...is not a technology problem, its a personal psychology problem.

    slashdot addition is perfectly normal, though. ;)
  • Social networking, relevance networks, blogs...the only thing they apparently aren't throwing into this new vision is nanotech...well, give them time.

    Really, how many users have to filter RSS blogs through social networks (peer review)??? As it stands no one has explained how to keep these social networks going past the "gee whiz" phase - see Friendster that has turned into a classic bitrot site. Furthermore what motivation is there for me to spend time assessing the viability of these feeds and performing

    • LiveJournal's social networking still popular after all these years. LinkedIn is hot with the suit and tie crowd. My del.icio.us inbox is one of my first stops of the day (after my LiveJournal Friends page).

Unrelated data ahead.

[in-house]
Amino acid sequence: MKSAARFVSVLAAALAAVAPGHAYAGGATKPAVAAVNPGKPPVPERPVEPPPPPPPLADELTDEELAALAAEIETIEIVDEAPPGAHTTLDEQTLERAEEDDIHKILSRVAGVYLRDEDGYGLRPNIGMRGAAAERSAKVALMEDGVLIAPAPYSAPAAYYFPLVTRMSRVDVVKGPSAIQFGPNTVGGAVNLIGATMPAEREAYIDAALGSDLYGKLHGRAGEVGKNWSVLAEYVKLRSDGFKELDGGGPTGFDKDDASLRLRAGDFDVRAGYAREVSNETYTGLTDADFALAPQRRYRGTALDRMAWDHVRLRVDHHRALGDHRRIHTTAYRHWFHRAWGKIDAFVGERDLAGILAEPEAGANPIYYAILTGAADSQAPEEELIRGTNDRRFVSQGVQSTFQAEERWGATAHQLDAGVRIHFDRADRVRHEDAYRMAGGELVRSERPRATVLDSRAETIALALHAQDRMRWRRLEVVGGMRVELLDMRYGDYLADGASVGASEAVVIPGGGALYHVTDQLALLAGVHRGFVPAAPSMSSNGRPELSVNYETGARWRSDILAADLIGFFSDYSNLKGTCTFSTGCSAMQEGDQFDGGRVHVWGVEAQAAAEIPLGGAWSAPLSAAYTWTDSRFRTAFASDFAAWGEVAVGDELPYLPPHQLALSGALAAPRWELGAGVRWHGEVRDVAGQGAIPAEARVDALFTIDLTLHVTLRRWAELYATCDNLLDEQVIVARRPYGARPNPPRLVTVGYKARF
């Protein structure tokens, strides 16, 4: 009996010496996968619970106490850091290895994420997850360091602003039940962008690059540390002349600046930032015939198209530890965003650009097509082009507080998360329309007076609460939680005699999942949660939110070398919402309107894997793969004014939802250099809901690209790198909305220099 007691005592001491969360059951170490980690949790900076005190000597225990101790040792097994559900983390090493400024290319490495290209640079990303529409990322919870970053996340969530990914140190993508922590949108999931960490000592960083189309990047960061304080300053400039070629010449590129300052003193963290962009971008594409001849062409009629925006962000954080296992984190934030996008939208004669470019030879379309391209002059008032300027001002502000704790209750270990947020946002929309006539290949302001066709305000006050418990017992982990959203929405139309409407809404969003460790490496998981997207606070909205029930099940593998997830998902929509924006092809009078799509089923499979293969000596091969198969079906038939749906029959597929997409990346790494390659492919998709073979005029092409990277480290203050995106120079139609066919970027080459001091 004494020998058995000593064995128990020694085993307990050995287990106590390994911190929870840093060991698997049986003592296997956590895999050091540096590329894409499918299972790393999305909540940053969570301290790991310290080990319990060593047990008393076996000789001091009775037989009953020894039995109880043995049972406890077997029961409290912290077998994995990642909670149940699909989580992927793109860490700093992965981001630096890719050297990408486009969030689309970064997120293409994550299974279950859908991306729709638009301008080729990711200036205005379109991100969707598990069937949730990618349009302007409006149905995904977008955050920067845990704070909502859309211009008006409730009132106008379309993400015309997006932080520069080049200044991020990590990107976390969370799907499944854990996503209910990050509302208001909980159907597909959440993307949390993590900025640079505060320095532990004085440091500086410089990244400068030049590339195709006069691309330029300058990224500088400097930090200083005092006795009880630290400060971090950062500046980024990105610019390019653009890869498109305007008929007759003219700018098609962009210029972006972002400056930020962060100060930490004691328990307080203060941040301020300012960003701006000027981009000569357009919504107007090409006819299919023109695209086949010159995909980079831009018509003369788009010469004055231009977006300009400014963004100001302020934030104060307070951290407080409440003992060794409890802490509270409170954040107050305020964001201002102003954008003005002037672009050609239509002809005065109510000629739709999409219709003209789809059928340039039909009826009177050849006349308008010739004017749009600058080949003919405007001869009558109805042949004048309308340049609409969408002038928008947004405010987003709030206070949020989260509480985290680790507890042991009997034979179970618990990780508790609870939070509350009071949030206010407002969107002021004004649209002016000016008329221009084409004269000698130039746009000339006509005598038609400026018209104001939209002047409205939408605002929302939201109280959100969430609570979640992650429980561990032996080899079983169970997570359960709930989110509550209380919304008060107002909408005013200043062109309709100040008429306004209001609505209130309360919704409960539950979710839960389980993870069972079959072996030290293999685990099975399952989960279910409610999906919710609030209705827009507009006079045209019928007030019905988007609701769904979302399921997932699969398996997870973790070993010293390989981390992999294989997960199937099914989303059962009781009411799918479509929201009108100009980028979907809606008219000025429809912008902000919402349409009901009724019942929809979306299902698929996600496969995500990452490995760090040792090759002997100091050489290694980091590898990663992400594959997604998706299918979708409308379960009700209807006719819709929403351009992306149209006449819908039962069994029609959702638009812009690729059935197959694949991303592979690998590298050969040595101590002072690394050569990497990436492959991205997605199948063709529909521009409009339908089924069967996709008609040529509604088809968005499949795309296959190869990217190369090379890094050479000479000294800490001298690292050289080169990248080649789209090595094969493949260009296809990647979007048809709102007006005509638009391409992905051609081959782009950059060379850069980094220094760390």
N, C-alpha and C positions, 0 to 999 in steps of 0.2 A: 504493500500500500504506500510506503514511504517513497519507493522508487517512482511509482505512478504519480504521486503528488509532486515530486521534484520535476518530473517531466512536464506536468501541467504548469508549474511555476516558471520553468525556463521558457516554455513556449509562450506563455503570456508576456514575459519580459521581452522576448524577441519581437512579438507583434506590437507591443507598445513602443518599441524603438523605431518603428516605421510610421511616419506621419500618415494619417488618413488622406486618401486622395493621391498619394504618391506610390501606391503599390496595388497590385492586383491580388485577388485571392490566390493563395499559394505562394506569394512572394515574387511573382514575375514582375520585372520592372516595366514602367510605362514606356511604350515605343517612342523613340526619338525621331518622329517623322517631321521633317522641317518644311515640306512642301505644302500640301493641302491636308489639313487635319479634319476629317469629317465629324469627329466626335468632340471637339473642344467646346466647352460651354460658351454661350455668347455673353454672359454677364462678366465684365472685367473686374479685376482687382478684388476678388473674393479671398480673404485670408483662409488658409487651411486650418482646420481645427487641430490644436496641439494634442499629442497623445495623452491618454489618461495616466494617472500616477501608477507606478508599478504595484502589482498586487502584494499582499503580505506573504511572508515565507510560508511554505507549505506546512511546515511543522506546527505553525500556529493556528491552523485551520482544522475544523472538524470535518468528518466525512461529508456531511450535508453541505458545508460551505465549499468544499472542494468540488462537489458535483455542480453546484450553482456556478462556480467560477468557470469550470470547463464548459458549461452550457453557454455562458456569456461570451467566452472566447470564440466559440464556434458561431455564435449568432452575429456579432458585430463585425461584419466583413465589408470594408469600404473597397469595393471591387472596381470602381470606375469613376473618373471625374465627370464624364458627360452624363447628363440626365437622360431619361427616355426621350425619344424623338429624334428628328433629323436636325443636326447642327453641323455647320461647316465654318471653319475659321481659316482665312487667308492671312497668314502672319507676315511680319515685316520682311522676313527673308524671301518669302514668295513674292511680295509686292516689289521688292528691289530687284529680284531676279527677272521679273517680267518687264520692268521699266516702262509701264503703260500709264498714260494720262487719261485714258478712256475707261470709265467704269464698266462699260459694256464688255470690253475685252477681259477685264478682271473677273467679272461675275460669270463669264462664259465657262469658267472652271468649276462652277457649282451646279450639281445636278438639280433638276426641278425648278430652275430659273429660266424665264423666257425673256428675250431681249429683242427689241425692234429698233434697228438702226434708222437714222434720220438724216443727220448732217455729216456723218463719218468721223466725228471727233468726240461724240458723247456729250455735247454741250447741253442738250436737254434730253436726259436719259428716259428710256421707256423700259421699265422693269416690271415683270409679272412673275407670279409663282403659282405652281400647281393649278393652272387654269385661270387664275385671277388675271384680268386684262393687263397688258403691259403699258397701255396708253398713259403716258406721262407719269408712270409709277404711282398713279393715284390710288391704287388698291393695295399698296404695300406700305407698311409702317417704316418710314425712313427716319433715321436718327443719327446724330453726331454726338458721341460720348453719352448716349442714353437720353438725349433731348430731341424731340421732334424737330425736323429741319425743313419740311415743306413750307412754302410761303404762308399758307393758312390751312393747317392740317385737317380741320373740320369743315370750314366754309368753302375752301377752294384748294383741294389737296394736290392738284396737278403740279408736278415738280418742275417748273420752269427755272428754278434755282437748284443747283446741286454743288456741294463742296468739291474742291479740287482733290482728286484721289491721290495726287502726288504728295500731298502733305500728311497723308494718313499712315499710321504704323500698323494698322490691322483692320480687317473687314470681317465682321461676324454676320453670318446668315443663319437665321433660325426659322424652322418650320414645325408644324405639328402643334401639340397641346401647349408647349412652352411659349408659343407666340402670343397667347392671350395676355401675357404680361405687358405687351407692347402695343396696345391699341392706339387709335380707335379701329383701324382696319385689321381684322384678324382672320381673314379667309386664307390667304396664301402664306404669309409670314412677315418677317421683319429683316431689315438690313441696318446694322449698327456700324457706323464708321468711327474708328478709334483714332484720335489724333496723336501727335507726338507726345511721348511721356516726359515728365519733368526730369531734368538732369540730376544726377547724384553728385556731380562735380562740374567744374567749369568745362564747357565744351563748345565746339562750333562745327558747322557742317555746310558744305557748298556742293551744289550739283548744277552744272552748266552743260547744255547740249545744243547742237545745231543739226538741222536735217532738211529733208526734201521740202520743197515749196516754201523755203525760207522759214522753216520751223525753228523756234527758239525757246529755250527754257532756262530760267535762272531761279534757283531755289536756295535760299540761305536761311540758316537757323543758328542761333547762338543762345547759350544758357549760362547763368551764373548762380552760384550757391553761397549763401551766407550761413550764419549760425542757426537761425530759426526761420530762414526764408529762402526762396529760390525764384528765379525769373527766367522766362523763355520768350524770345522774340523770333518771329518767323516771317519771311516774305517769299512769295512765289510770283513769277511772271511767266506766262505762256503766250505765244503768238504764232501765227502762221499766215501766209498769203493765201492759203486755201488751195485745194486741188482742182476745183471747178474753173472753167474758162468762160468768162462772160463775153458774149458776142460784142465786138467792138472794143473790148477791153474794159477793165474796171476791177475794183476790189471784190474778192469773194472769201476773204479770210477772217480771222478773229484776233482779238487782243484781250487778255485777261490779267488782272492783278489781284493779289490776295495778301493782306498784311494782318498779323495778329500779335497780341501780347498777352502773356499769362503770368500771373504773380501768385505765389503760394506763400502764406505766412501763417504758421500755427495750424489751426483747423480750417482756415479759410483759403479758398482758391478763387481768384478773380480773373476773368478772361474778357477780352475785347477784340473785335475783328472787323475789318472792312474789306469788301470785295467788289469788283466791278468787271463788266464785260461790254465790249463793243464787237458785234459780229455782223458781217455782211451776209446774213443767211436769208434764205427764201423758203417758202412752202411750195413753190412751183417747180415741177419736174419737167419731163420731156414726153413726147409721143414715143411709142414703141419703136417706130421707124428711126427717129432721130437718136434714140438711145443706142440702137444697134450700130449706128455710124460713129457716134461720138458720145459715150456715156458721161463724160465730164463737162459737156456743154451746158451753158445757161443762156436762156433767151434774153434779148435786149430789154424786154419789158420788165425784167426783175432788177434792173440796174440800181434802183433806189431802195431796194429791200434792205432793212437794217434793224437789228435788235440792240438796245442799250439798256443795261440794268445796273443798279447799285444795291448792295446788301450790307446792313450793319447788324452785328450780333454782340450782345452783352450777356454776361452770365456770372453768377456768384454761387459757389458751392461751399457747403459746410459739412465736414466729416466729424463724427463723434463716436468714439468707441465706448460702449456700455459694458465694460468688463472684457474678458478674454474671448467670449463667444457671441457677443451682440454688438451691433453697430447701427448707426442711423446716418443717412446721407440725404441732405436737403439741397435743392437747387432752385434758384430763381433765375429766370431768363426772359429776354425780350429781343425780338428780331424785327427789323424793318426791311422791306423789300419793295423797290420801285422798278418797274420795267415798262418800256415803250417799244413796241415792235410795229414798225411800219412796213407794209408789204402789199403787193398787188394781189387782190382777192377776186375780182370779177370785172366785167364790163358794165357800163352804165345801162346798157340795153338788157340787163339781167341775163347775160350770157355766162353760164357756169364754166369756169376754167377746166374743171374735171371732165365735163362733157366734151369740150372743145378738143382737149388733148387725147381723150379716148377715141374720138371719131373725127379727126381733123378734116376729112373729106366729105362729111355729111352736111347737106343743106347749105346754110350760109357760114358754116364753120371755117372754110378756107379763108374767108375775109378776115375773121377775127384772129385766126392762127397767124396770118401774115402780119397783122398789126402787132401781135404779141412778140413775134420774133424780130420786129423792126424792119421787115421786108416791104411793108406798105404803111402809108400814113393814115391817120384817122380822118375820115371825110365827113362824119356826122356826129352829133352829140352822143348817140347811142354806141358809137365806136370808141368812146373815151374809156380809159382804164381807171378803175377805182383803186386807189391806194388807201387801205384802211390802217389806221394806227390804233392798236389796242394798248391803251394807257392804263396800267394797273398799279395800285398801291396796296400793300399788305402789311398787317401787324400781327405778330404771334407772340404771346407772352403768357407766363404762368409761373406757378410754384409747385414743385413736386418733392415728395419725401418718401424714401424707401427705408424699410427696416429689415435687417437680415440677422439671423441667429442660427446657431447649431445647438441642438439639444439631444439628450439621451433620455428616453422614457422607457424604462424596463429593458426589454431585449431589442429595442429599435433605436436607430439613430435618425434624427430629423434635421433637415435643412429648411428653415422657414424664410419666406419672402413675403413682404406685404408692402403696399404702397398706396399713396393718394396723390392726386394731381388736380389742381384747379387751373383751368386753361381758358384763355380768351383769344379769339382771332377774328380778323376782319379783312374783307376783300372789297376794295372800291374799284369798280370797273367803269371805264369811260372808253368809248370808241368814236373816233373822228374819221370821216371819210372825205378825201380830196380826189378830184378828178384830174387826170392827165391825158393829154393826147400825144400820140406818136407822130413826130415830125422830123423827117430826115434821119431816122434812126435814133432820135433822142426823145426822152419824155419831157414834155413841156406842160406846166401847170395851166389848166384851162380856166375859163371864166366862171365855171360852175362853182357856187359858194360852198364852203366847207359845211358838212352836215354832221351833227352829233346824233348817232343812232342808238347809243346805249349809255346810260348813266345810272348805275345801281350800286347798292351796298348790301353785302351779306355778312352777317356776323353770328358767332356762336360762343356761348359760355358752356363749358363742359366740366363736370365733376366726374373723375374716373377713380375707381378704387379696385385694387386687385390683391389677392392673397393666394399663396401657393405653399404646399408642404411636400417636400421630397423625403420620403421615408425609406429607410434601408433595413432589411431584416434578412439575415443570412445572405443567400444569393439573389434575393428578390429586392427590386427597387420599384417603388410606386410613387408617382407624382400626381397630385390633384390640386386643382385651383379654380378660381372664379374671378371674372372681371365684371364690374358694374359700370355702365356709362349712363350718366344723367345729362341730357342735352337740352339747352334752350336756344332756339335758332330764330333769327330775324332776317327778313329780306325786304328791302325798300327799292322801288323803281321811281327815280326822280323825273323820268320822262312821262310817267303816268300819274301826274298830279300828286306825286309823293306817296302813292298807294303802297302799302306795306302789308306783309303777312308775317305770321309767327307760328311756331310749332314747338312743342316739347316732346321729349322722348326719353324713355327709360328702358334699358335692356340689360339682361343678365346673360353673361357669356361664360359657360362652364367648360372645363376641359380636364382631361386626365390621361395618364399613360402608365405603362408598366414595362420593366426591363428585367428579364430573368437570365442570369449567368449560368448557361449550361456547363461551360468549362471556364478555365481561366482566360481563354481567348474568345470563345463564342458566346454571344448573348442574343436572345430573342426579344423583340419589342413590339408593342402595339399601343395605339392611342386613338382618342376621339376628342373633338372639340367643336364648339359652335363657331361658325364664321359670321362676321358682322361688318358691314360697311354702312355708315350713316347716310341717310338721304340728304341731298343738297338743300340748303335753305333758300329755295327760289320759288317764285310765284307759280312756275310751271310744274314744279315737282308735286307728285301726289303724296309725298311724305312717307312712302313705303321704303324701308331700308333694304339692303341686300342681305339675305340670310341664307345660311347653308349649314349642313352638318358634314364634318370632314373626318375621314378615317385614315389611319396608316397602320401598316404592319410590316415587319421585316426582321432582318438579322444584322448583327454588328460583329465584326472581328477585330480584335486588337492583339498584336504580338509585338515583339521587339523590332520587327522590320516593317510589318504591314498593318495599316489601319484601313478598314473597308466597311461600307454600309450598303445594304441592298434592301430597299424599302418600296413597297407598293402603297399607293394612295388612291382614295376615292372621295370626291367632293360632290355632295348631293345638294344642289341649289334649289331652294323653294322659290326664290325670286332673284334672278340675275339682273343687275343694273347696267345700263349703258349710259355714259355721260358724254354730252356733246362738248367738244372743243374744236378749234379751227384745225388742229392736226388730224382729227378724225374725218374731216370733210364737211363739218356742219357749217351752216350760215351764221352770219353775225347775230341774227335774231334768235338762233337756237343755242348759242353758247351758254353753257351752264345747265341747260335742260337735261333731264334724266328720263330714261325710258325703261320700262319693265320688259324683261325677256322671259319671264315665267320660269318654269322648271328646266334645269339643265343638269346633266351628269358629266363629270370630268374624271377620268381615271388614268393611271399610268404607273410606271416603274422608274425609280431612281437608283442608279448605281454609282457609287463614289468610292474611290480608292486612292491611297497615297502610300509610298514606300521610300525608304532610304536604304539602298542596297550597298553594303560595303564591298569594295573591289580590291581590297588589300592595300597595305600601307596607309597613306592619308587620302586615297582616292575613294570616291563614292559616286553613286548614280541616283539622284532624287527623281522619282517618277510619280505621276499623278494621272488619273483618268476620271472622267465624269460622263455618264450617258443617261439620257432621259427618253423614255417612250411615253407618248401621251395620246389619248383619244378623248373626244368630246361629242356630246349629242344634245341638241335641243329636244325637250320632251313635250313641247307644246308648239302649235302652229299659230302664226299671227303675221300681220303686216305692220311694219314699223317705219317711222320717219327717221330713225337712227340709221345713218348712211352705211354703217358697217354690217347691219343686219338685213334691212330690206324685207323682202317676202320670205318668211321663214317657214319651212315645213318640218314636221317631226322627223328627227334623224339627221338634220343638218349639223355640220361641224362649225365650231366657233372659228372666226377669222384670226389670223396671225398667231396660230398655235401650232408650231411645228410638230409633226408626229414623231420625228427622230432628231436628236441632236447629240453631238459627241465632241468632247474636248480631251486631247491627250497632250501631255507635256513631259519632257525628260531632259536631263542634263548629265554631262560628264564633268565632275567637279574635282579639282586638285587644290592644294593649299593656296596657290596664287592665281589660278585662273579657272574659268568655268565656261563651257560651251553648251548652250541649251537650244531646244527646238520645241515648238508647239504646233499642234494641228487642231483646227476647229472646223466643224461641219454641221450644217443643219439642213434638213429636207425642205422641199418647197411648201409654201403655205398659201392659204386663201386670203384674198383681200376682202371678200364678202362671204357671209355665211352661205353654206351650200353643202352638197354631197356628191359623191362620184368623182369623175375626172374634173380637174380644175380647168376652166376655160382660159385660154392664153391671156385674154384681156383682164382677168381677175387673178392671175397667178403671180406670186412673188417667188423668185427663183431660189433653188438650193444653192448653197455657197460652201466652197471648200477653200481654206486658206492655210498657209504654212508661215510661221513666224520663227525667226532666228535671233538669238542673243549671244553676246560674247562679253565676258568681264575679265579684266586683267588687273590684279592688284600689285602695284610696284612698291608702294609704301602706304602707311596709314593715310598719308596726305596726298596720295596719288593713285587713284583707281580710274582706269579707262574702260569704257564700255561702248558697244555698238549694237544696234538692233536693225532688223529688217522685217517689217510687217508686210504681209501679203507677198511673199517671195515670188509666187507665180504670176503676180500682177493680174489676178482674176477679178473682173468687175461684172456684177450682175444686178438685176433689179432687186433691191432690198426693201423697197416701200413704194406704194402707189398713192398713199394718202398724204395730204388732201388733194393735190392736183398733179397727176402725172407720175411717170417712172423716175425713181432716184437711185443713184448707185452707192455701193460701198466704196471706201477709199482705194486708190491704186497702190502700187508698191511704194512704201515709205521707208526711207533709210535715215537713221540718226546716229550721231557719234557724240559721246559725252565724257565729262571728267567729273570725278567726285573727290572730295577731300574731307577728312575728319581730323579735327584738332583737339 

Oh, and I see that Hemos considers you a friend [slashdot.org], so I know you're not just trolling.

      Social networks make it possible to collectively filter information, while keeping the spammers out.
  • These seems logical. I've actually used almost every RSS reader on the market and come to a simple answer. There is no great RSS aggreatator on the market. There are some okay ones, but I think many of them miss the social interaction at the heart of most RSS feeds. Your reading a PERSON's report, not some company's new feed. There is no easy way to "add a feed" to your aggreator. Most aggreator's are really just lists of feeds. Only a few allow you to mix and filter. The company that puts out the f
    • If Google News released an RSS feed, even a subscription only one, I would buy it. Seriously.

      Google News gets me all the headlines, sorted, categorised, prioratised and without corporate sponsorship biasing every article the same way.